Wow! Goodbye Aunt Fani.
      Whoosh! The coffin, the tethered streamers, the canopy, and the pyre under the coffin were ablaze in seconds. 
    Wow! I don’t know who was more surprised! Poor Aunt Fani on her way to her maker, or myself for finding I had been the last to see her before she went.
     Whilst the fire raged, everyone mingled amid lively banter before drifting off to their villages.   
     I concluded that a public cremation is not an event to attend without some kind of prior warning. It had been a shock to the senses. 
Motel on the Mekong
     By late afternoon, we had reached the Mekong River. I eyed it with a certain amount of caution. I remembered my last near-death encounter with this mighty river, and had no wish to tempt fate again.
     We looked around for somewhere to stay the night and spotted a motel sign. Unusual. I thought, Motels are not normally to be found in Thailand. Warning bells sounded.
We pulled into the group of chalets called the Valentine Motel. Several young women were sitting in a group peeling and preparing vegetables. They burst into squeals of giggles when they saw me. We were well away from the tourist routes and therefore western men were something of a curiosity. 
     ‘How much is it for a room?’ I asked.
     ‘How long you want?’ replied one girl in faltering English.
     ‘Just the one night,’ I replied.
     ‘You want room all night?’ she exclaimed.
     ‘Yes,’ I said.
Preparing silk worms for spinning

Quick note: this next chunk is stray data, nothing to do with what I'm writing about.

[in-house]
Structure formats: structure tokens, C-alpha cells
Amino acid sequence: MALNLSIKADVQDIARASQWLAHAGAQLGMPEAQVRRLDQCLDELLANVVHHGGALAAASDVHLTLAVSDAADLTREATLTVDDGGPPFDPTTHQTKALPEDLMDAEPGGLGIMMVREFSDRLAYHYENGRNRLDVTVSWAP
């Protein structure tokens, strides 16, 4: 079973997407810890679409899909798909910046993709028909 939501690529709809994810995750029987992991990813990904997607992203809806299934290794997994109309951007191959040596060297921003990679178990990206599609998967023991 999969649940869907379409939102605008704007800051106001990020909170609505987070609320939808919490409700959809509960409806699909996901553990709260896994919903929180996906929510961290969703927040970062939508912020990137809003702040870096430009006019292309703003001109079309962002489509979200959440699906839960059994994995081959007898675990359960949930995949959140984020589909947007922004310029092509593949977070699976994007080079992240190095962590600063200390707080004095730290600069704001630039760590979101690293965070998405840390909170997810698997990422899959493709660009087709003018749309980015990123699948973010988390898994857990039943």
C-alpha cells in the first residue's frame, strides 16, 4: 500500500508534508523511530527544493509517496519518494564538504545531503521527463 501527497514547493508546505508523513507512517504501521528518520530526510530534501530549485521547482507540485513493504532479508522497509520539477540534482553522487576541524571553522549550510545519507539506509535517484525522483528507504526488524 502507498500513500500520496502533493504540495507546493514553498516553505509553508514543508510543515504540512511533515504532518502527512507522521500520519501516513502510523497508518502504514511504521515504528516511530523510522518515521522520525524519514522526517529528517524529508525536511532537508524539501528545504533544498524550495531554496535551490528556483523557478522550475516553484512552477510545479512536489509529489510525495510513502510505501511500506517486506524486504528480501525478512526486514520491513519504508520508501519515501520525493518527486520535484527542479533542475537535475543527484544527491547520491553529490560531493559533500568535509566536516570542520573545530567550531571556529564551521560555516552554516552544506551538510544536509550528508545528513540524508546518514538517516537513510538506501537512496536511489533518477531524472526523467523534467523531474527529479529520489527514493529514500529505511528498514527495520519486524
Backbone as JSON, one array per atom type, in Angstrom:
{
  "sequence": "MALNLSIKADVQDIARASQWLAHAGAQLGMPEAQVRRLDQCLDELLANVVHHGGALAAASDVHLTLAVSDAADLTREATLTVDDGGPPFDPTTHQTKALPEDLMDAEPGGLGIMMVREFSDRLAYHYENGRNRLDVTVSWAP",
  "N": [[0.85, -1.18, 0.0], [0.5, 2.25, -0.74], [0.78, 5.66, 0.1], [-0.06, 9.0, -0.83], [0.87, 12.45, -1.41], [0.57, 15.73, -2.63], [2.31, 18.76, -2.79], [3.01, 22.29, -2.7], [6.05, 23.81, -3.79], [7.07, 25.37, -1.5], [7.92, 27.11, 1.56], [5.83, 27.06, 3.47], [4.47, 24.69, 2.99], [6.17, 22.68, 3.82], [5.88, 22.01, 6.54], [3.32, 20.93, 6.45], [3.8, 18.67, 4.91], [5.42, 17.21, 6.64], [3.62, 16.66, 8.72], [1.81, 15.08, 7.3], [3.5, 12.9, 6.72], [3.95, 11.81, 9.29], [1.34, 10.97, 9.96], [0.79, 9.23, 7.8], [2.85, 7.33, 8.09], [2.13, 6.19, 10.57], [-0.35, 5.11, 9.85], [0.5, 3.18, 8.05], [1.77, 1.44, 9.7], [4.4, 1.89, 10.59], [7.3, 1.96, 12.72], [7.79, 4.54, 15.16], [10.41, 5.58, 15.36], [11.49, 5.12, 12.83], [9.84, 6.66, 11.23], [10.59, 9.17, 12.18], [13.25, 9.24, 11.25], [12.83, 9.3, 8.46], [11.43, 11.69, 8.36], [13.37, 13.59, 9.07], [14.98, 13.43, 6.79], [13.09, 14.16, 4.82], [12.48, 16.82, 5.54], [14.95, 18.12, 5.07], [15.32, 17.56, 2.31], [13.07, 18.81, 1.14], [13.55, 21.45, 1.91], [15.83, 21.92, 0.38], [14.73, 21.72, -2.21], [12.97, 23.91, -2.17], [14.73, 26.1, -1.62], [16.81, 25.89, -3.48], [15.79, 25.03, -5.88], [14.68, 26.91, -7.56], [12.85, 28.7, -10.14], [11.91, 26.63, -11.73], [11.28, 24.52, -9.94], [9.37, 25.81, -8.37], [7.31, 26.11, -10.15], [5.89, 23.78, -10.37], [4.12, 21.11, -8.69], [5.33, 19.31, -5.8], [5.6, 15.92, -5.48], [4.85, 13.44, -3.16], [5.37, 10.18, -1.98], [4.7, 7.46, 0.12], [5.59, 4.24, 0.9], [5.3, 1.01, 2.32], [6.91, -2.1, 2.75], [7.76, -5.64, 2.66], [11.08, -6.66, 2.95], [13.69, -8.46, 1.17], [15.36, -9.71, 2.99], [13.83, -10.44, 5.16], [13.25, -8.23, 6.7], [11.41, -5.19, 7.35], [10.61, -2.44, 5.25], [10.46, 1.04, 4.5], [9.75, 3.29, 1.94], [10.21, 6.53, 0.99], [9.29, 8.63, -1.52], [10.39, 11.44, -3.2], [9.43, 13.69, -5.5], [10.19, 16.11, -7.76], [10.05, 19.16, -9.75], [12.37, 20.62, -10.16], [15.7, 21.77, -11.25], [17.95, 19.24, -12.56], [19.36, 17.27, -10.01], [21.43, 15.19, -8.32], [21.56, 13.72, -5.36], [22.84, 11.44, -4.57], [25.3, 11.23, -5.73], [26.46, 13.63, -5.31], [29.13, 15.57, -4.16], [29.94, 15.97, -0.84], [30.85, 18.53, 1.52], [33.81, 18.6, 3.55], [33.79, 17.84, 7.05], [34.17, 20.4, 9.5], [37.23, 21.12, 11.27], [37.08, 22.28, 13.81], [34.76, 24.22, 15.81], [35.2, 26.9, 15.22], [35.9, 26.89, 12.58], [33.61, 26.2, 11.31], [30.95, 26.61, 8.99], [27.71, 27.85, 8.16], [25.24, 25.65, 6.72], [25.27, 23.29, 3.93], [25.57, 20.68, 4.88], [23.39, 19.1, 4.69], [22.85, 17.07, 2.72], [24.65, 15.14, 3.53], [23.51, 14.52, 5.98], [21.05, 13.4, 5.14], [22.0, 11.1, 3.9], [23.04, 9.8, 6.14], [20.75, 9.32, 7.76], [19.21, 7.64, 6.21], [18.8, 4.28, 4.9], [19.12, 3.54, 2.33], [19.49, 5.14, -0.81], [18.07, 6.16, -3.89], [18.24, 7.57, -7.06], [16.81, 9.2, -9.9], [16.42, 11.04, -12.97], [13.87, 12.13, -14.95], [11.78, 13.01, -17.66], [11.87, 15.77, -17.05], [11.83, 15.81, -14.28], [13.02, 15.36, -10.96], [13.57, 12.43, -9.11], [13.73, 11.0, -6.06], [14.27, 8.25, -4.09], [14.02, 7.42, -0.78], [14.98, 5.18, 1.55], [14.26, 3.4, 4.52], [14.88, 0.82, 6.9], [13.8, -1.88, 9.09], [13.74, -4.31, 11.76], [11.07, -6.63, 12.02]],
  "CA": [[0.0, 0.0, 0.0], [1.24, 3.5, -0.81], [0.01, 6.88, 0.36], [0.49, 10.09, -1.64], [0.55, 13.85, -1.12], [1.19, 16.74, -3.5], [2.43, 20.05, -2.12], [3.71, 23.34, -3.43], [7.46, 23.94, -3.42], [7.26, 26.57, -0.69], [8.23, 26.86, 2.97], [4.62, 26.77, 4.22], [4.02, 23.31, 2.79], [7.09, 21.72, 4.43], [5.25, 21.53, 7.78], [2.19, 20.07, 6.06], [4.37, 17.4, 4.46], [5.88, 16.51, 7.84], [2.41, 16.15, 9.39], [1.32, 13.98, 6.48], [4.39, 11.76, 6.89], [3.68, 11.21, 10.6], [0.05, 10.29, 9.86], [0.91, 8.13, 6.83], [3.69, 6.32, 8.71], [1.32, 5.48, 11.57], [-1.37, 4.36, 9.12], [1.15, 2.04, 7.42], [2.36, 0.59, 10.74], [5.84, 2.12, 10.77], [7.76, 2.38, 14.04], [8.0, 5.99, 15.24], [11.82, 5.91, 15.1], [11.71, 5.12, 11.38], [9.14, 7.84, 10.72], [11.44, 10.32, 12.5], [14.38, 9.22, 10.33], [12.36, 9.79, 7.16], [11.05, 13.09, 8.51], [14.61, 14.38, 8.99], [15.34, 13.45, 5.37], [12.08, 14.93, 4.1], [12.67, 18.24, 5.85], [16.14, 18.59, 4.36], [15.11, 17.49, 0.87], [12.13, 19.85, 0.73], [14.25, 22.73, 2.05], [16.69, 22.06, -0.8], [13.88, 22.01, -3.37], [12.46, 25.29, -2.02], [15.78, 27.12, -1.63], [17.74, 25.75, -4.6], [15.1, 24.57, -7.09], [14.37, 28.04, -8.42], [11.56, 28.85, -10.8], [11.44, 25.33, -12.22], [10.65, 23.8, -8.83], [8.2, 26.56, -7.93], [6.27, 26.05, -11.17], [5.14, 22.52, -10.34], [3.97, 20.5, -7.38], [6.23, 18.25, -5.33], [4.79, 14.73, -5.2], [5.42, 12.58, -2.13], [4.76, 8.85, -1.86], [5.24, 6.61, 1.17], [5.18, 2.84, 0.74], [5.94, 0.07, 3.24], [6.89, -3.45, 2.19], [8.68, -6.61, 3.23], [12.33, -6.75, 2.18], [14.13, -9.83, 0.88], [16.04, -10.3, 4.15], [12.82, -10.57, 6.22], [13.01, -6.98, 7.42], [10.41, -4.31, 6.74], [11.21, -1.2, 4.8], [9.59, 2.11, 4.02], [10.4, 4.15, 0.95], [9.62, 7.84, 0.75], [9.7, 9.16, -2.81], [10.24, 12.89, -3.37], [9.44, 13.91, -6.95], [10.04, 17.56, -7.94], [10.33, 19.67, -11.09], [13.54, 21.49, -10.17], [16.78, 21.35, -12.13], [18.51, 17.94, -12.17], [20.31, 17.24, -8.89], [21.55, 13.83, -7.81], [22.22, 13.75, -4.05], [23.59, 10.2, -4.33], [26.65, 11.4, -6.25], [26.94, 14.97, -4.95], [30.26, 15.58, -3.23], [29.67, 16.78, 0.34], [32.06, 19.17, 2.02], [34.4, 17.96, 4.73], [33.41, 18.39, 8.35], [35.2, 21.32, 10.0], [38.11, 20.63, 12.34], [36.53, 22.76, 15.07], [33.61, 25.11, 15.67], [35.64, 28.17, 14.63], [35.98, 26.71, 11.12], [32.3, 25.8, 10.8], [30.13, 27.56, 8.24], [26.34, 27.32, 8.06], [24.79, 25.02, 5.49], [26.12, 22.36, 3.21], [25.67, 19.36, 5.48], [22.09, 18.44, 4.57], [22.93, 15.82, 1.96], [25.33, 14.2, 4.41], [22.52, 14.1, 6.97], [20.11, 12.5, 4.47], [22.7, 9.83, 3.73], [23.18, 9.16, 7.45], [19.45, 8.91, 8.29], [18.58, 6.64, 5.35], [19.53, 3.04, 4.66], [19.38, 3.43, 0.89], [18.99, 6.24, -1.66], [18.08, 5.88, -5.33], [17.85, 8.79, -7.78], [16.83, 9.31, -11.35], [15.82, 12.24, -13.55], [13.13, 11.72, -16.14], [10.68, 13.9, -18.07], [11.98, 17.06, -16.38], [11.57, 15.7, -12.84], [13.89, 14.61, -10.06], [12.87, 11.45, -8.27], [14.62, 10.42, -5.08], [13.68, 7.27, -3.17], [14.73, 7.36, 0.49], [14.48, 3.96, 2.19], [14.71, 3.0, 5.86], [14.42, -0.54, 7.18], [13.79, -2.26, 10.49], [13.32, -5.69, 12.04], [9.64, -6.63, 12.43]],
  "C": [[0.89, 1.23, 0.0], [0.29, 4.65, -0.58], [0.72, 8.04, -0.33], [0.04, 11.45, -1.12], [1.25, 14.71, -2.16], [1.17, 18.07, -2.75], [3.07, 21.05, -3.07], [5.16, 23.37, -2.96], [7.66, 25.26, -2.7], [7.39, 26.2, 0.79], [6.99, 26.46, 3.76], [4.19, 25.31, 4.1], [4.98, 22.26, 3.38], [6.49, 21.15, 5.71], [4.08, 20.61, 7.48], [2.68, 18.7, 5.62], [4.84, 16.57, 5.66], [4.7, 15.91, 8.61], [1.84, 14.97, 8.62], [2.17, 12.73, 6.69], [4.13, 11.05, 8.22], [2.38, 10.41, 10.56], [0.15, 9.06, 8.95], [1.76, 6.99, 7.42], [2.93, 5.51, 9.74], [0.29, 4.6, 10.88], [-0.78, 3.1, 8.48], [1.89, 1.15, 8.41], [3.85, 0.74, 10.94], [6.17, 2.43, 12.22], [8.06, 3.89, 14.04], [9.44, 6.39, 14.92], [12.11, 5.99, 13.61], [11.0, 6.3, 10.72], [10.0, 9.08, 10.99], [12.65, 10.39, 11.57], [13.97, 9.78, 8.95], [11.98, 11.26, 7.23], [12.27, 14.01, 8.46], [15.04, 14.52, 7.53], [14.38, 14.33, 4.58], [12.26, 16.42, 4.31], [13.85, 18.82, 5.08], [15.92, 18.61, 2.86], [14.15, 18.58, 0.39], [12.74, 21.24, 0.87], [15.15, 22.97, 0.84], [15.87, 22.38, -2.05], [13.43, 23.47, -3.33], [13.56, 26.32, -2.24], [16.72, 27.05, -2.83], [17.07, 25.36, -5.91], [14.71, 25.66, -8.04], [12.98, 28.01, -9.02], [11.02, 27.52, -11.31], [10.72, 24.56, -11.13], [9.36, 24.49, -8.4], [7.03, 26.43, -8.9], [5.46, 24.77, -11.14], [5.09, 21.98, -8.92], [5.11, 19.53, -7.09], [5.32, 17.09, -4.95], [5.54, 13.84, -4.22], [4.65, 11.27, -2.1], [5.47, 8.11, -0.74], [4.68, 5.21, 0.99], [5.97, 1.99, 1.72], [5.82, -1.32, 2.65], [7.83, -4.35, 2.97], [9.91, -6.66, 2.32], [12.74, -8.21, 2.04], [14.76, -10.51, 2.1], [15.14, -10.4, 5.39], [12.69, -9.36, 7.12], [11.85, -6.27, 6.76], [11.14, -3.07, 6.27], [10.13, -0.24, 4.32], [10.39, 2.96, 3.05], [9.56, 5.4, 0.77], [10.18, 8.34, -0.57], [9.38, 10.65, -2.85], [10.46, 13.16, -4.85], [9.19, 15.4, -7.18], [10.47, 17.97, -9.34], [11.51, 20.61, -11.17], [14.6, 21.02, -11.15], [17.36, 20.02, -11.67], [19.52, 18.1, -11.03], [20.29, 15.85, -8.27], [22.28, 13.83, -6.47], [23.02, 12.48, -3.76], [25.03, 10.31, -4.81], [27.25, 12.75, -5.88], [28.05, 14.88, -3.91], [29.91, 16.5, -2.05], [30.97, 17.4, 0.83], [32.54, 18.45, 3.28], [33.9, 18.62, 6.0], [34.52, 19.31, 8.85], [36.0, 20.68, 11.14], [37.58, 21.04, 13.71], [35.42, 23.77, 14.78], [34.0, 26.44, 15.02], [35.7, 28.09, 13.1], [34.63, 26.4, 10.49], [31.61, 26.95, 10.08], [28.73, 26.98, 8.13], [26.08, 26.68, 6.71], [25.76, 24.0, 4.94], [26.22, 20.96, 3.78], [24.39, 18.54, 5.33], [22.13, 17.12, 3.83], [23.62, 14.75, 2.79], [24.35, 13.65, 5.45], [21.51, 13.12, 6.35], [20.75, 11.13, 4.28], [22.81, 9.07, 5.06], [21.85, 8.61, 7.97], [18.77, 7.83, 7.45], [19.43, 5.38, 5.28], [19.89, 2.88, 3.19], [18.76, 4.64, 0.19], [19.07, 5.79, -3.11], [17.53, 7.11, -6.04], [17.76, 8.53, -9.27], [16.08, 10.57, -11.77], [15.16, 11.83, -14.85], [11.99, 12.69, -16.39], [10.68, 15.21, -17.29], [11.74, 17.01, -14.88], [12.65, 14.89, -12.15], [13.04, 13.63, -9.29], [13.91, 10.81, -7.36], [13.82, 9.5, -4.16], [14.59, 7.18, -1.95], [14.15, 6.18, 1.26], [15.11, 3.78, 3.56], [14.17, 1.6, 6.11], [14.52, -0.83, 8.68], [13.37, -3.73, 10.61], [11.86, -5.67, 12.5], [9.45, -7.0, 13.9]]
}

There was much chatter, laughter, and attempts to speak to Jean, whom they assumed spoke Thai because of her oriental features
     They gave us an acceptable price and took us to one of the chalets, I parked the motorbike under the carport and they immediately dropped a large bamboo roller-blind to shield it.
Thai Love Hotel
     We realised as soon as we entered the motel room that all was not as we had assumed. Everything was pink and feminine, large mirrors covered the ceiling and walls. This was a ‘love hotel’ where the local menfolk brought their mistresses; the screened carport was to hide their car from prying eyes.
     The room was clean and tidy. I checked the bedding; everything was freshly laundered. They apparently served food, which would be delivered to the room through a privacy hatch, ice cold drinks were available, what was there not to like? 
     We were at the end of the bitumen road and in need of a good night’s sleep before tackling the dirt track alongside the Mekong River. We decided to stay.
     I mused at the ease at which I had gone from being a supporting star at a funeral, to mooning at a whorehouse, all in a single day.
     Things could be worse, I supposed. I wonder what tomorrow will bring.
     Will we manage to escape unscathed from the clutches of the Mekong River …  Read more of this tale in ten days’ time - on September 30th.